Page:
Aging isn’t a linear journey, and it’s different for everyone. Some people remain healthy until they take their last breath. Others follow a path of slow and steady decline, needing progressively more care as they age. For many, the journey is full of fits and starts. A senior may be mostly healthy, but suffer an injury or short-term illness that requires extra help until they get back on their feet. That’s where transitional care comes in.
There’s a dark side to healthy eating. It includes endless Sunday night meal preparation; scouring recipe books for something new; spending an hour at the grocery store only to get home and realize you forgot the key ingredient. And that’s not even taking into account the exhausting toll driving, shopping, and cooking can take. Even if you love cooking, chances are good you don’t love it all the time — especially if you’re the only one in your house whoever does it.
In Sum: Forty Tales From the Afterlives, author David Eagleman reminds us that there are three deaths, not one: “The first is when the body ceases to function. The second is when the body is consigned to the grave. The third is that moment, sometime in the future, when your name is spoken for the last time.” Our lives extend as far into the future as others’ memories of us. Leaving behind a legacy is important because it’s a way for seniors to know that some part of who they were will live on after they die. A legacy is a way to touch the future and to improve the lives of loved ones even long after one’s own death.
Aging is different for everyone, as every adult child of an aging parent learns. Some people find themselves suddenly thrown, unprepared, into the role of caregiver following a catastrophic diagnosis. Others slowly ease into a caregiving role over many years as an aging parent slowly, steadily, almost imperceptibly declines. And some never become caregivers at all, but worry about what the future might hold.
When you think about balance, you might envision the seemingly impossible contortions of a ballet dancer or the high-wire act of a tightrope walker. But balance is more than just a novelty. It’s a key skill you use in just about everything you do. Good balance can reduce your risk of falling and make it easier to walk, go up and down stairs, and perform simple daily tasks such as vacuuming and dusting.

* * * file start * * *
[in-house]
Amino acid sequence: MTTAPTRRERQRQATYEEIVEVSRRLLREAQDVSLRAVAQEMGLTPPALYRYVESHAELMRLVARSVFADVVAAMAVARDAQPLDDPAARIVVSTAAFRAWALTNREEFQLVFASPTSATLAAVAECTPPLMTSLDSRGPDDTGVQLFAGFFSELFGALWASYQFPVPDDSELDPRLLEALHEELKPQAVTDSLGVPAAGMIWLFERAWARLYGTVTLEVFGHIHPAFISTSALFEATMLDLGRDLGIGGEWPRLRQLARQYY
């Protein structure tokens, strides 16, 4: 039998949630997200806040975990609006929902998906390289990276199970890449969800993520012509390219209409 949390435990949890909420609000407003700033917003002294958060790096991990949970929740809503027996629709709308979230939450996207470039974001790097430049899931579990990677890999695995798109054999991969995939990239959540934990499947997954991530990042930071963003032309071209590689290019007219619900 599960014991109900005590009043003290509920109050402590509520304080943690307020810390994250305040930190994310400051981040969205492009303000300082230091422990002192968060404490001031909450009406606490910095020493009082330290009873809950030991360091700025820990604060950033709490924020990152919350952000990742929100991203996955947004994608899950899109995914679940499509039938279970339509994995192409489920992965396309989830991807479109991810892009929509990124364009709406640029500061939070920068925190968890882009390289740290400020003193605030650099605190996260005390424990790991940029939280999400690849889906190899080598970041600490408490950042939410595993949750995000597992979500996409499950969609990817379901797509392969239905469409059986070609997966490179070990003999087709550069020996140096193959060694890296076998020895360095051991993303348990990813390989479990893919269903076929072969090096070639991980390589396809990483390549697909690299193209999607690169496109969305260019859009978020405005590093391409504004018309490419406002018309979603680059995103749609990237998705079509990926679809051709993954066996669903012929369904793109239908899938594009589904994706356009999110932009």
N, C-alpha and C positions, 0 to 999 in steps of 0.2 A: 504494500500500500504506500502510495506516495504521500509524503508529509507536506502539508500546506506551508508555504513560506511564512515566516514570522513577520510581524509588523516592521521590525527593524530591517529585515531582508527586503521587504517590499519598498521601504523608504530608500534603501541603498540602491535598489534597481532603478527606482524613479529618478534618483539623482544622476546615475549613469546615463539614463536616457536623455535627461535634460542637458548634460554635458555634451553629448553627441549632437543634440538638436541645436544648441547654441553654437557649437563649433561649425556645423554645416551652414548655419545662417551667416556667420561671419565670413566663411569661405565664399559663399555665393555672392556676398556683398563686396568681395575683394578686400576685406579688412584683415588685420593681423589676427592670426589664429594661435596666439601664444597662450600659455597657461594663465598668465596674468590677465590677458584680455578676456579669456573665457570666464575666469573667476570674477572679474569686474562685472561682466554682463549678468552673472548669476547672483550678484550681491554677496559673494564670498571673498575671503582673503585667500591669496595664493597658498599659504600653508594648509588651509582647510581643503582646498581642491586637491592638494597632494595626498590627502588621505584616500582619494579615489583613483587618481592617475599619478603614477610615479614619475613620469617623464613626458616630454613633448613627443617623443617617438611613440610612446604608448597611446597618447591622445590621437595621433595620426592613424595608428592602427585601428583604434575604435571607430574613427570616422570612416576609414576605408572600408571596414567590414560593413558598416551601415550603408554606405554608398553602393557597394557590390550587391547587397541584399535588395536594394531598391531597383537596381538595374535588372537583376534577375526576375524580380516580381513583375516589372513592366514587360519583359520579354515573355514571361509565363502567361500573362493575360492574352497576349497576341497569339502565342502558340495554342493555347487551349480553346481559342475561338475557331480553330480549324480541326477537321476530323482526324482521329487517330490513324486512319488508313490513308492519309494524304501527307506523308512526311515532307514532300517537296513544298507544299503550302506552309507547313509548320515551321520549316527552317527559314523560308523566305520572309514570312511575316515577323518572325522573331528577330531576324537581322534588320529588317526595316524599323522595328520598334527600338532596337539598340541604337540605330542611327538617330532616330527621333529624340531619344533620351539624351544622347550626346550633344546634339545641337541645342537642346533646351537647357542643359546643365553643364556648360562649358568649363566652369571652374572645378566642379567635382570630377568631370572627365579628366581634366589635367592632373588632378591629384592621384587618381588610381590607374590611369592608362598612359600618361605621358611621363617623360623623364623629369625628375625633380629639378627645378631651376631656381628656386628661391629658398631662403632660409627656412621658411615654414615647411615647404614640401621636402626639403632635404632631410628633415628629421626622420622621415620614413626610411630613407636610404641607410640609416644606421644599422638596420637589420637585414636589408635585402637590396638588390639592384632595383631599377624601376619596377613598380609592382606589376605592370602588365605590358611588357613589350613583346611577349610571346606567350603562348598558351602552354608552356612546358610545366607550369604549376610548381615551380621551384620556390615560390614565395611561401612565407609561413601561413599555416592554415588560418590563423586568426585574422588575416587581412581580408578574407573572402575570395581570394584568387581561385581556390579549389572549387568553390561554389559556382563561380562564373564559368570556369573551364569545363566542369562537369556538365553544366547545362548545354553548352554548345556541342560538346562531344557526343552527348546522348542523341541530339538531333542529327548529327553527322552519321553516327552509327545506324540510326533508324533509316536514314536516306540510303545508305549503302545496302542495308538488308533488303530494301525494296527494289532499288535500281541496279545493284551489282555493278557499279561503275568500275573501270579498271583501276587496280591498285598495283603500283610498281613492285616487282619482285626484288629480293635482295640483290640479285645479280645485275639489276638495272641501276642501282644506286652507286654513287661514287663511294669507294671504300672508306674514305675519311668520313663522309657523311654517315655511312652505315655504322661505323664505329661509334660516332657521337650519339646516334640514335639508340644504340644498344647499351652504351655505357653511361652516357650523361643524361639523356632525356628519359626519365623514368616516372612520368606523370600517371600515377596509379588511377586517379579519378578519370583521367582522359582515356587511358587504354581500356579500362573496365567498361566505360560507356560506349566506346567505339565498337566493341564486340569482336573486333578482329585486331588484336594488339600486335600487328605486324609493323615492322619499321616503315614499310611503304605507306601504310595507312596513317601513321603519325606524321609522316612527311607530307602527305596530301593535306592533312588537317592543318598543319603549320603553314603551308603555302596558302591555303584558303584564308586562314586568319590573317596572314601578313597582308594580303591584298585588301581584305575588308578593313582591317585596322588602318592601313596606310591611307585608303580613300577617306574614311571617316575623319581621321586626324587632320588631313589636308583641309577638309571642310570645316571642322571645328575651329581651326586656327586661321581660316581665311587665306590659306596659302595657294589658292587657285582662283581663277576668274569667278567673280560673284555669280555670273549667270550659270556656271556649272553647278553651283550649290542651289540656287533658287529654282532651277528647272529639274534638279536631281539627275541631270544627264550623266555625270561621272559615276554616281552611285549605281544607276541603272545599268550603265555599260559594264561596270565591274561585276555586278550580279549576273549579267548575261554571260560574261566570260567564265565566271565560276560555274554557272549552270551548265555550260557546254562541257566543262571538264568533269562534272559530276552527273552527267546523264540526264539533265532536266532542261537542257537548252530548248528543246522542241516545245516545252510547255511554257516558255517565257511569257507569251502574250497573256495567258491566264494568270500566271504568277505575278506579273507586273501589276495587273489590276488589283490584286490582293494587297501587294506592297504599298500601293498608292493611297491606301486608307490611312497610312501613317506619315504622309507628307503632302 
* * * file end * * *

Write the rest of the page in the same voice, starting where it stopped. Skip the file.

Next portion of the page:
Signing up for Medicare isn’t as simple as checking a box on your 65th birthday. Seniors who want to maximize their health coverage and avoid late enrollment penalties need to do their research before enrolling in Medicare. If you’ve read all the brochures and still feel bewildered by your Medicare options, this guide is for you.
Dementia is frustrating for seniors and caregivers alike. It makes daily activities more challenging and can slowly erode communication skills, relationships and even personalities. Dementia doesn’t mean that a person loses interest in connecting with others, doing simple hobbies or mastering new skills. It just makes these tasks a little more difficult. The good news is that staying mentally active may actually slow the progression of dementia. Activities such as listening to music can also improve quality of life and reduce emotional challenges such as anxiety and depression.
Caring for a loved one with dementia can be both frightening and heart-wrenching. A senior who initially struggled with mundane tasks like remembering keys may eventually forget family members’ names and need extensive help with daily tasks such as bathing and getting dressed. Rest assured, your loved one is still in there. They just need some help to identify and assert their needs, occupy their minds and cope with the stress of living with dementia. A memory care community offers dementia care for people who need extensive help.